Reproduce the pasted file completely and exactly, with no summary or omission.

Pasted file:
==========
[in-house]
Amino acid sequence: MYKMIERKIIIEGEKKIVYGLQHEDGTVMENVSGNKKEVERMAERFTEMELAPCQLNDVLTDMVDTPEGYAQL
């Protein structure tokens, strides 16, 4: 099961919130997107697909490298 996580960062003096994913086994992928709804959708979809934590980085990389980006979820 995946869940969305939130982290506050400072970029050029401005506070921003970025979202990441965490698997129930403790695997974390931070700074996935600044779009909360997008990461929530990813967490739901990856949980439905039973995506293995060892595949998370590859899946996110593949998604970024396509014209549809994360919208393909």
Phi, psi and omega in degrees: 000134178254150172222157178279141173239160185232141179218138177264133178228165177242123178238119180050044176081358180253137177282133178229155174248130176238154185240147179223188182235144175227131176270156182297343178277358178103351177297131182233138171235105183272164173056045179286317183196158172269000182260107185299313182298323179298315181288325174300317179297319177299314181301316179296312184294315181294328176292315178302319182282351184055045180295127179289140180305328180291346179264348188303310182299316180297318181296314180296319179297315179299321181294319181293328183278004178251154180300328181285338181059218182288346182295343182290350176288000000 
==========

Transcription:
[in-house]
Amino acid sequence: MYKMIERKIIIEGEKKIVYGLQHEDGTVMENVSGNKKEVERMAERFTEMELAPCQLNDVLTDMVDTPEGYAQL
């Protein structure tokens, strides 16, 4: 099961919130997107697909490298 996580960062003096994913086994992928709804959708979809934590980085990389980006979820 995946869940969305939130982290506050400072970029050029401005506070921003970025979202990441965490698997129930403790695997974390931070700074996935600044779009909360997008990461929530990813967490739901990856949980439905039973995506293995060892595949998370590859899946996110593949998604970024396509014209549809994360919208393909």
Phi, psi and omega in degrees: 000134178254150172222157178279141173239160185232141179218138177264133178228165177242123178238119180050044176081358180253137177282133178229155174248130176238154185240147179223188182235144175227131176270156182297343178277358178103351177297131182233138171235105183272164173056045179286317183196158172269000182260107185299313182298323179298315181288325174300317179297319177299314181301316179296312184294315181294328176292315178302319182282351184055045180295127179289140180305328180291346179264348188303310182299316180297318181296314180296319179297315179299321181294319181293328183278004178251154180300328181285338181059218182288346182295343182290350176288000000 